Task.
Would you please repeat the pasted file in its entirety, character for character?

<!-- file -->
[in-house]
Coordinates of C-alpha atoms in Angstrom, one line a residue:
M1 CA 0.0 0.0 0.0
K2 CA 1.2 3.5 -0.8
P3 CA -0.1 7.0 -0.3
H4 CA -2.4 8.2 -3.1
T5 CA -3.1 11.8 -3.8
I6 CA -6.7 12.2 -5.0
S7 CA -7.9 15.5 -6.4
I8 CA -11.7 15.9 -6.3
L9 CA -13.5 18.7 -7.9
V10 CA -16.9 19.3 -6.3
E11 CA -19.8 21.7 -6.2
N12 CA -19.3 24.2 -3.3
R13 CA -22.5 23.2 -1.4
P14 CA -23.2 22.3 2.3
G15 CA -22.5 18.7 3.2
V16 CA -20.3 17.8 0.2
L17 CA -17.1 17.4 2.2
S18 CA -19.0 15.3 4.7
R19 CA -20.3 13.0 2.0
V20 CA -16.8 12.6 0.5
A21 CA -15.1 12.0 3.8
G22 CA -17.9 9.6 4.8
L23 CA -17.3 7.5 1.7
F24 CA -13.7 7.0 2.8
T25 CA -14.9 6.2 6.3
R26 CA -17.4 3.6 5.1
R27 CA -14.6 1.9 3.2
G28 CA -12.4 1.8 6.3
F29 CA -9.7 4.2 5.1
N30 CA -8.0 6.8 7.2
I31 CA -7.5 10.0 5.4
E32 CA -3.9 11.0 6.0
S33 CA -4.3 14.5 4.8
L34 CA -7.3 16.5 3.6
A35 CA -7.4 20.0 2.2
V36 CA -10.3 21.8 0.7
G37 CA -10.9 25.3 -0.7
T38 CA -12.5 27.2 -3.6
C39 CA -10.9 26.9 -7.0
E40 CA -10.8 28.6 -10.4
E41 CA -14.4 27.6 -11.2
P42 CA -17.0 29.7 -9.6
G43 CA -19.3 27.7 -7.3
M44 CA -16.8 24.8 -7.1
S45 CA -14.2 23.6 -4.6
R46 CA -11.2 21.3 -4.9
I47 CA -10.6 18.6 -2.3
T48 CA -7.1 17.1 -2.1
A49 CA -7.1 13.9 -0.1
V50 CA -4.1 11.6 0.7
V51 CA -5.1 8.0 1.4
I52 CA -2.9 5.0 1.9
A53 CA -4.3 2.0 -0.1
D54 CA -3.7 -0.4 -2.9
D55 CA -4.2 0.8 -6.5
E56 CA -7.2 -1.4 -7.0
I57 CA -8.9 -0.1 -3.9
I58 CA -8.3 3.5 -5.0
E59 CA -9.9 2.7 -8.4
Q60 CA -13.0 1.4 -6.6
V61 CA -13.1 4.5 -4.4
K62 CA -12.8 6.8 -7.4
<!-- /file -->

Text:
[in-house]
Coordinates of C-alpha atoms in Angstrom, one line a residue:
M1 CA 0.0 0.0 0.0
K2 CA 1.2 3.5 -0.8
P3 CA -0.1 7.0 -0.3
H4 CA -2.4 8.2 -3.1
T5 CA -3.1 11.8 -3.8
I6 CA -6.7 12.2 -5.0
S7 CA -7.9 15.5 -6.4
I8 CA -11.7 15.9 -6.3
L9 CA -13.5 18.7 -7.9
V10 CA -16.9 19.3 -6.3
E11 CA -19.8 21.7 -6.2
N12 CA -19.3 24.2 -3.3
R13 CA -22.5 23.2 -1.4
P14 CA -23.2 22.3 2.3
G15 CA -22.5 18.7 3.2
V16 CA -20.3 17.8 0.2
L17 CA -17.1 17.4 2.2
S18 CA -19.0 15.3 4.7
R19 CA -20.3 13.0 2.0
V20 CA -16.8 12.6 0.5
A21 CA -15.1 12.0 3.8
G22 CA -17.9 9.6 4.8
L23 CA -17.3 7.5 1.7
F24 CA -13.7 7.0 2.8
T25 CA -14.9 6.2 6.3
R26 CA -17.4 3.6 5.1
R27 CA -14.6 1.9 3.2
G28 CA -12.4 1.8 6.3
F29 CA -9.7 4.2 5.1
N30 CA -8.0 6.8 7.2
I31 CA -7.5 10.0 5.4
E32 CA -3.9 11.0 6.0
S33 CA -4.3 14.5 4.8
L34 CA -7.3 16.5 3.6
A35 CA -7.4 20.0 2.2
V36 CA -10.3 21.8 0.7
G37 CA -10.9 25.3 -0.7
T38 CA -12.5 27.2 -3.6
C39 CA -10.9 26.9 -7.0
E40 CA -10.8 28.6 -10.4
E41 CA -14.4 27.6 -11.2
P42 CA -17.0 29.7 -9.6
G43 CA -19.3 27.7 -7.3
M44 CA -16.8 24.8 -7.1
S45 CA -14.2 23.6 -4.6
R46 CA -11.2 21.3 -4.9
I47 CA -10.6 18.6 -2.3
T48 CA -7.1 17.1 -2.1
A49 CA -7.1 13.9 -0.1
V50 CA -4.1 11.6 0.7
V51 CA -5.1 8.0 1.4
I52 CA -2.9 5.0 1.9
A53 CA -4.3 2.0 -0.1
D54 CA -3.7 -0.4 -2.9
D55 CA -4.2 0.8 -6.5
E56 CA -7.2 -1.4 -7.0
I57 CA -8.9 -0.1 -3.9
I58 CA -8.3 3.5 -5.0
E59 CA -9.9 2.7 -8.4
Q60 CA -13.0 1.4 -6.6
V61 CA -13.1 4.5 -4.4
K62 CA -12.8 6.8 -7.4